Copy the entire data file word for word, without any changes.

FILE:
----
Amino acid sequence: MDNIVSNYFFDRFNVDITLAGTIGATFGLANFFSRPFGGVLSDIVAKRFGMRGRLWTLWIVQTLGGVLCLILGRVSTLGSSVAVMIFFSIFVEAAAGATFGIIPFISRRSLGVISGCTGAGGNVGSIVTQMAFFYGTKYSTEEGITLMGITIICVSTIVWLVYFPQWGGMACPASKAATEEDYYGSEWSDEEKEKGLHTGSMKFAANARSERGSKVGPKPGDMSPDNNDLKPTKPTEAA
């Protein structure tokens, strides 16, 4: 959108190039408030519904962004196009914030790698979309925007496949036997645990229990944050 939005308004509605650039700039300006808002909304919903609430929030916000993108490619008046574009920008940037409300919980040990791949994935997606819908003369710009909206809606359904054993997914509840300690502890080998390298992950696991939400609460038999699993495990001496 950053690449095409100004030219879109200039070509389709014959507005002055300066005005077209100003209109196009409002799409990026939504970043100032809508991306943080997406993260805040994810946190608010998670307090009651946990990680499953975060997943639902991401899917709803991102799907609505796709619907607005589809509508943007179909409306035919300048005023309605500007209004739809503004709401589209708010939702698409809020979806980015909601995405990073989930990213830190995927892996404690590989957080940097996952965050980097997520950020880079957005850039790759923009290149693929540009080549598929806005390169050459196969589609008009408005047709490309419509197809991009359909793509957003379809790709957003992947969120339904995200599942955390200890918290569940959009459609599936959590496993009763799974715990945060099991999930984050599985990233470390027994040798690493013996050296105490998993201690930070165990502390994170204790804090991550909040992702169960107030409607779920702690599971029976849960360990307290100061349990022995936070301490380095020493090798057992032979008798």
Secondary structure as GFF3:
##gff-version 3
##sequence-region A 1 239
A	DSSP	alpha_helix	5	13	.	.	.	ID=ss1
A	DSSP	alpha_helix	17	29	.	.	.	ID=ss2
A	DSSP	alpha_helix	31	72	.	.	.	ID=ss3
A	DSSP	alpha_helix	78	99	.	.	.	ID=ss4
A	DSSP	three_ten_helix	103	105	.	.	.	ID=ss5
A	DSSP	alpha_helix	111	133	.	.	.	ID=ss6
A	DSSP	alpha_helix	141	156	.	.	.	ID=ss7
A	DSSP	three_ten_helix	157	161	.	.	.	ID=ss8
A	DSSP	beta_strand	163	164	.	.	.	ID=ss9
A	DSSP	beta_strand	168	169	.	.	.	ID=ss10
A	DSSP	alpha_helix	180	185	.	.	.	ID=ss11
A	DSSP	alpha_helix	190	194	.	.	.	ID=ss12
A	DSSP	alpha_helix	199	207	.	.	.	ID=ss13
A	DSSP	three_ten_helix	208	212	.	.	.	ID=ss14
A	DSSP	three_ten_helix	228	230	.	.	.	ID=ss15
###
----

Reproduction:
Amino acid sequence: MDNIVSNYFFDRFNVDITLAGTIGATFGLANFFSRPFGGVLSDIVAKRFGMRGRLWTLWIVQTLGGVLCLILGRVSTLGSSVAVMIFFSIFVEAAAGATFGIIPFISRRSLGVISGCTGAGGNVGSIVTQMAFFYGTKYSTEEGITLMGITIICVSTIVWLVYFPQWGGMACPASKAATEEDYYGSEWSDEEKEKGLHTGSMKFAANARSERGSKVGPKPGDMSPDNNDLKPTKPTEAA
């Protein structure tokens, strides 16, 4: 959108190039408030519904962004196009914030790698979309925007496949036997645990229990944050 939005308004509605650039700039300006808002909304919903609430929030916000993108490619008046574009920008940037409300919980040990791949994935997606819908003369710009909206809606359904054993997914509840300690502890080998390298992950696991939400609460038999699993495990001496 950053690449095409100004030219879109200039070509389709014959507005002055300066005005077209100003209109196009409002799409990026939504970043100032809508991306943080997406993260805040994810946190608010998670307090009651946990990680499953975060997943639902991401899917709803991102799907609505796709619907607005589809509508943007179909409306035919300048005023309605500007209004739809503004709401589209708010939702698409809020979806980015909601995405990073989930990213830190995927892996404690590989957080940097996952965050980097997520950020880079957005850039790759923009290149693929540009080549598929806005390169050459196969589609008009408005047709490309419509197809991009359909793509957003379809790709957003992947969120339904995200599942955390200890918290569940959009459609599936959590496993009763799974715990945060099991999930984050599985990233470390027994040798690493013996050296105490998993201690930070165990502390994170204790804090991550909040992702169960107030409607779920702690599971029976849960360990307290100061349990022995936070301490380095020493090798057992032979008798």
Secondary structure as GFF3:
##gff-version 3
##sequence-region A 1 239
A	DSSP	alpha_helix	5	13	.	.	.	ID=ss1
A	DSSP	alpha_helix	17	29	.	.	.	ID=ss2
A	DSSP	alpha_helix	31	72	.	.	.	ID=ss3
A	DSSP	alpha_helix	78	99	.	.	.	ID=ss4
A	DSSP	three_ten_helix	103	105	.	.	.	ID=ss5
A	DSSP	alpha_helix	111	133	.	.	.	ID=ss6
A	DSSP	alpha_helix	141	156	.	.	.	ID=ss7
A	DSSP	three_ten_helix	157	161	.	.	.	ID=ss8
A	DSSP	beta_strand	163	164	.	.	.	ID=ss9
A	DSSP	beta_strand	168	169	.	.	.	ID=ss10
A	DSSP	alpha_helix	180	185	.	.	.	ID=ss11
A	DSSP	alpha_helix	190	194	.	.	.	ID=ss12
A	DSSP	alpha_helix	199	207	.	.	.	ID=ss13
A	DSSP	three_ten_helix	208	212	.	.	.	ID=ss14
A	DSSP	three_ten_helix	228	230	.	.	.	ID=ss15
###